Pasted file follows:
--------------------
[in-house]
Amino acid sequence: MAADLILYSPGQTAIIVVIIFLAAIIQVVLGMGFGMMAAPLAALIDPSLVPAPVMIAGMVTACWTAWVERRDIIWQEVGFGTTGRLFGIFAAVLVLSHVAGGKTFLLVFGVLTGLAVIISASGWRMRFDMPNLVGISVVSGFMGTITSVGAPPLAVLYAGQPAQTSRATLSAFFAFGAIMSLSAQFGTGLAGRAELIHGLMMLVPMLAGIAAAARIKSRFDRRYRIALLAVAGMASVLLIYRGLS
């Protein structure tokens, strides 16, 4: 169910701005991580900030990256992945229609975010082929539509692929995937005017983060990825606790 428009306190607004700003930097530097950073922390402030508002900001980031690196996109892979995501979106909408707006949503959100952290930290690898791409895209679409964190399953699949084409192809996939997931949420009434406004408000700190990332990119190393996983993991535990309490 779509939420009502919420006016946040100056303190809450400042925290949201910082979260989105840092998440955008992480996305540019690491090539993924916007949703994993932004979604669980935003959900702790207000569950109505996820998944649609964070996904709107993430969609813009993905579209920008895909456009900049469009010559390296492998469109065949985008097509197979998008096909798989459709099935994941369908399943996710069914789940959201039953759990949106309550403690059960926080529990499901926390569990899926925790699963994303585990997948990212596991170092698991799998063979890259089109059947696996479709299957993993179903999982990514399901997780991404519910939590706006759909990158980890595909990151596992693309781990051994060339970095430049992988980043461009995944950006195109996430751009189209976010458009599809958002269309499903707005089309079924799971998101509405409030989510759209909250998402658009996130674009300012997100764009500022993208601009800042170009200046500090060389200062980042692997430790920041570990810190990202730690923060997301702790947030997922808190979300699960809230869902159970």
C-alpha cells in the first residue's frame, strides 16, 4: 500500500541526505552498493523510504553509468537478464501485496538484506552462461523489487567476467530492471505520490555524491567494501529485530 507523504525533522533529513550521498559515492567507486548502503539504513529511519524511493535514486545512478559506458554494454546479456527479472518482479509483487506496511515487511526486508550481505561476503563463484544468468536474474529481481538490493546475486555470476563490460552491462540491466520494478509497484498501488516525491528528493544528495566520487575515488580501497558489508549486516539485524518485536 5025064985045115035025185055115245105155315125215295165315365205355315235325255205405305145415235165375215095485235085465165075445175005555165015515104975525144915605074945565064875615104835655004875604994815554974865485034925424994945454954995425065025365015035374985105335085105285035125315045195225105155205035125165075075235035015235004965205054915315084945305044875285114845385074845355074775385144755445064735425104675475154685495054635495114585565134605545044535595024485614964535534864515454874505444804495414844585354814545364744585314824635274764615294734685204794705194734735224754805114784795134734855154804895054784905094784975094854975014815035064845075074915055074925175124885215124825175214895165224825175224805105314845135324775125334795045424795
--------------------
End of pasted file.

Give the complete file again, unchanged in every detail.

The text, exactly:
[in-house]
Amino acid sequence: MAADLILYSPGQTAIIVVIIFLAAIIQVVLGMGFGMMAAPLAALIDPSLVPAPVMIAGMVTACWTAWVERRDIIWQEVGFGTTGRLFGIFAAVLVLSHVAGGKTFLLVFGVLTGLAVIISASGWRMRFDMPNLVGISVVSGFMGTITSVGAPPLAVLYAGQPAQTSRATLSAFFAFGAIMSLSAQFGTGLAGRAELIHGLMMLVPMLAGIAAAARIKSRFDRRYRIALLAVAGMASVLLIYRGLS
């Protein structure tokens, strides 16, 4: 169910701005991580900030990256992945229609975010082929539509692929995937005017983060990825606790 428009306190607004700003930097530097950073922390402030508002900001980031690196996109892979995501979106909408707006949503959100952290930290690898791409895209679409964190399953699949084409192809996939997931949420009434406004408000700190990332990119190393996983993991535990309490 779509939420009502919420006016946040100056303190809450400042925290949201910082979260989105840092998440955008992480996305540019690491090539993924916007949703994993932004979604669980935003959900702790207000569950109505996820998944649609964070996904709107993430969609813009993905579209920008895909456009900049469009010559390296492998469109065949985008097509197979998008096909798989459709099935994941369908399943996710069914789940959201039953759990949106309550403690059960926080529990499901926390569990899926925790699963994303585990997948990212596991170092698991799998063979890259089109059947696996479709299957993993179903999982990514399901997780991404519910939590706006759909990158980890595909990151596992693309781990051994060339970095430049992988980043461009995944950006195109996430751009189209976010458009599809958002269309499903707005089309079924799971998101509405409030989510759209909250998402658009996130674009300012997100764009500022993208601009800042170009200046500090060389200062980042692997430790920041570990810190990202730690923060997301702790947030997922808190979300699960809230869902159970």
C-alpha cells in the first residue's frame, strides 16, 4: 500500500541526505552498493523510504553509468537478464501485496538484506552462461523489487567476467530492471505520490555524491567494501529485530 507523504525533522533529513550521498559515492567507486548502503539504513529511519524511493535514486545512478559506458554494454546479456527479472518482479509483487506496511515487511526486508550481505561476503563463484544468468536474474529481481538490493546475486555470476563490460552491462540491466520494478509497484498501488516525491528528493544528495566520487575515488580501497558489508549486516539485524518485536 5025064985045115035025185055115245105155315125215295165315365205355315235325255205405305145415235165375215095485235085465165075445175005555165015515104975525144915605074945565064875615104835655004875604994815554974865485034925424994945454954995425065025365015035374985105335085105285035125315045195225105155205035125165075075235035015235004965205054915315084945305044875285114845385074845355074775385144755445064735425104675475154685495054635495114585565134605545044535595024485614964535534864515454874505444804495414844585354814545364744585314824635274764615294734685204794705194734735224754805114784795134734855154804895054784905094784975094854975014815035064845075074915055074925175124885215124825175214895165224825175224805105314845135324775125334795045424795